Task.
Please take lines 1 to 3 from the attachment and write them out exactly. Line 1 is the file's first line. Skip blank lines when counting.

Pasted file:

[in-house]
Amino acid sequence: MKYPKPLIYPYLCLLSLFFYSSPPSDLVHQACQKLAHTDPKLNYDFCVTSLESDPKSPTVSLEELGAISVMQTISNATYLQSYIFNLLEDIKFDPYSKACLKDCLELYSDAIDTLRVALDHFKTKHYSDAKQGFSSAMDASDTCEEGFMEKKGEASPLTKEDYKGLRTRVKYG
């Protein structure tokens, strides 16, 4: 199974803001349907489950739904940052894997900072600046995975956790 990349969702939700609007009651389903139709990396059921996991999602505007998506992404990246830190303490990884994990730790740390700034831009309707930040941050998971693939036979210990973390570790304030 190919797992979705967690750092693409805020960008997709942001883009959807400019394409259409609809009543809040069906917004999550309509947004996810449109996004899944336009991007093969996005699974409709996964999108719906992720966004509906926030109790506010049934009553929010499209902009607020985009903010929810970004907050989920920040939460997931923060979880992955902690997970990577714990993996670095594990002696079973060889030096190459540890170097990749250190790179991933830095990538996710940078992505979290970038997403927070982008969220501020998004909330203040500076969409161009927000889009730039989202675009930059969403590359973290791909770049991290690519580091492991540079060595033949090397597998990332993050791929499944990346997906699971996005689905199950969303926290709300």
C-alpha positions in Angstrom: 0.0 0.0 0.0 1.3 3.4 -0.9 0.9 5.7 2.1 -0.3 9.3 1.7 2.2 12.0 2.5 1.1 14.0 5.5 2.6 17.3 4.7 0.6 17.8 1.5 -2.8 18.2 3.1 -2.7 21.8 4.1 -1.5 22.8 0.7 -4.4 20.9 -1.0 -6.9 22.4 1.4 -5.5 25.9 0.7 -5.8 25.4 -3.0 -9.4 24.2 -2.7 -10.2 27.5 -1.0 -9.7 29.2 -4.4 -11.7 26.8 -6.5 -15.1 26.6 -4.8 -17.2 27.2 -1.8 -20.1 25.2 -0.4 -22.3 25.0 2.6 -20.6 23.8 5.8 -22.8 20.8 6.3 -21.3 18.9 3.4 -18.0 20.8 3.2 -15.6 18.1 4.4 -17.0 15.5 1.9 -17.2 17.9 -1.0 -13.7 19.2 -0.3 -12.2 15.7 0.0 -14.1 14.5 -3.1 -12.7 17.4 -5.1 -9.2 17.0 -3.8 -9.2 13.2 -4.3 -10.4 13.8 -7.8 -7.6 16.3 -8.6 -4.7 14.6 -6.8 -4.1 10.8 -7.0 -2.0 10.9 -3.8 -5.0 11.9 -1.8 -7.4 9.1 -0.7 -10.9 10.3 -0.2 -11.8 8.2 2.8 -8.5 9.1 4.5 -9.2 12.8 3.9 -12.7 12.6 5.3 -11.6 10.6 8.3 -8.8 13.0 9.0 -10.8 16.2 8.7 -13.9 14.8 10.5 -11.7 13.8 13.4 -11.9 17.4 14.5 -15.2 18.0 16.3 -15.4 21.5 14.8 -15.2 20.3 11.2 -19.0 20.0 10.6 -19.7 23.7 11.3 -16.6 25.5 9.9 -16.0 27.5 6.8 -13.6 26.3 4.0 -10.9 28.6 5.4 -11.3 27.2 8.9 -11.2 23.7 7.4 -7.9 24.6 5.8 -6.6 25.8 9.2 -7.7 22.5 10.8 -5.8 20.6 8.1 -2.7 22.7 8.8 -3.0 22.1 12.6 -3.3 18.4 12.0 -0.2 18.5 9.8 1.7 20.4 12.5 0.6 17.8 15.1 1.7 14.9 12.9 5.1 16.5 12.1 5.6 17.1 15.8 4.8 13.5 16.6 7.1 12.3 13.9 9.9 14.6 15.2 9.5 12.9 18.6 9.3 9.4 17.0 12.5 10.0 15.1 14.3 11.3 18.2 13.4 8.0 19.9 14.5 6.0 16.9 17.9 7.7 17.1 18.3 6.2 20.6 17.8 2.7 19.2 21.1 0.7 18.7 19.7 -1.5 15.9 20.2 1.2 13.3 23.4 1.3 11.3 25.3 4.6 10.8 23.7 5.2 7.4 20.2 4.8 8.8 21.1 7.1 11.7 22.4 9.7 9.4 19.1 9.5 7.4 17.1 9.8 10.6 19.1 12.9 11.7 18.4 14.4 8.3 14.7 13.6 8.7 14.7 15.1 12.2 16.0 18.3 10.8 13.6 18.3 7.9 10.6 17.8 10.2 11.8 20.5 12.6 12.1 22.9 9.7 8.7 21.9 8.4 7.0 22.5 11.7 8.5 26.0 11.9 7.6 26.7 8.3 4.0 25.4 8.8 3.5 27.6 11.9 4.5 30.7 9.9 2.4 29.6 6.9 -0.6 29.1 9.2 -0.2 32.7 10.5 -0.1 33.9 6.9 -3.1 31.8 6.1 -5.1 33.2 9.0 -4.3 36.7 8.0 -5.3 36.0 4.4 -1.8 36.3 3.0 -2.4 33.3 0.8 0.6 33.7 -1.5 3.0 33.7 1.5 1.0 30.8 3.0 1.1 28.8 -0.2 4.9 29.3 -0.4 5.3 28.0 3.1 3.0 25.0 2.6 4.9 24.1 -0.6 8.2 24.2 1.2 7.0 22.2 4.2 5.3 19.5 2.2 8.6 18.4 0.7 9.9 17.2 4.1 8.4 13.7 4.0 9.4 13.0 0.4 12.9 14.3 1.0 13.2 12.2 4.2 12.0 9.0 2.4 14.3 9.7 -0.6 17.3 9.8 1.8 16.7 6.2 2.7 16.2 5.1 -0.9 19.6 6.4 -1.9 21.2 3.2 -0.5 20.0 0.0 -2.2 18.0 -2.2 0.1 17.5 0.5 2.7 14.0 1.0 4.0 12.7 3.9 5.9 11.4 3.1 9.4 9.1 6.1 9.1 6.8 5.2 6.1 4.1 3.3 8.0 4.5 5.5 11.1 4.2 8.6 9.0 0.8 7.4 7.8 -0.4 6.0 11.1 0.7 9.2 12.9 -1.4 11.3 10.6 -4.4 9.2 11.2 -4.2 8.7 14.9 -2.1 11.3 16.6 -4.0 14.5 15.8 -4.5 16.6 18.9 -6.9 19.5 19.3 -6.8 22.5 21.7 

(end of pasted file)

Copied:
[in-house]
Amino acid sequence: MKYPKPLIYPYLCLLSLFFYSSPPSDLVHQACQKLAHTDPKLNYDFCVTSLESDPKSPTVSLEELGAISVMQTISNATYLQSYIFNLLEDIKFDPYSKACLKDCLELYSDAIDTLRVALDHFKTKHYSDAKQGFSSAMDASDTCEEGFMEKKGEASPLTKEDYKGLRTRVKYG
């Protein structure tokens, strides 16, 4: 199974803001349907489950739904940052894997900072600046995975956790 990349969702939700609007009651389903139709990396059921996991999602505007998506992404990246830190303490990884994990730790740390700034831009309707930040941050998971693939036979210990973390570790304030 190919797992979705967690750092693409805020960008997709942001883009959807400019394409259409609809009543809040069906917004999550309509947004996810449109996004899944336009991007093969996005699974409709996964999108719906992720966004509906926030109790506010049934009553929010499209902009607020985009903010929810970004907050989920920040939460997931923060979880992955902690997970990577714990993996670095594990002696079973060889030096190459540890170097990749250190790179991933830095990538996710940078992505979290970038997403927070982008969220501020998004909330203040500076969409161009927000889009730039989202675009930059969403590359973290791909770049991290690519580091492991540079060595033949090397597998990332993050791929499944990346997906699971996005689905199950969303926290709300």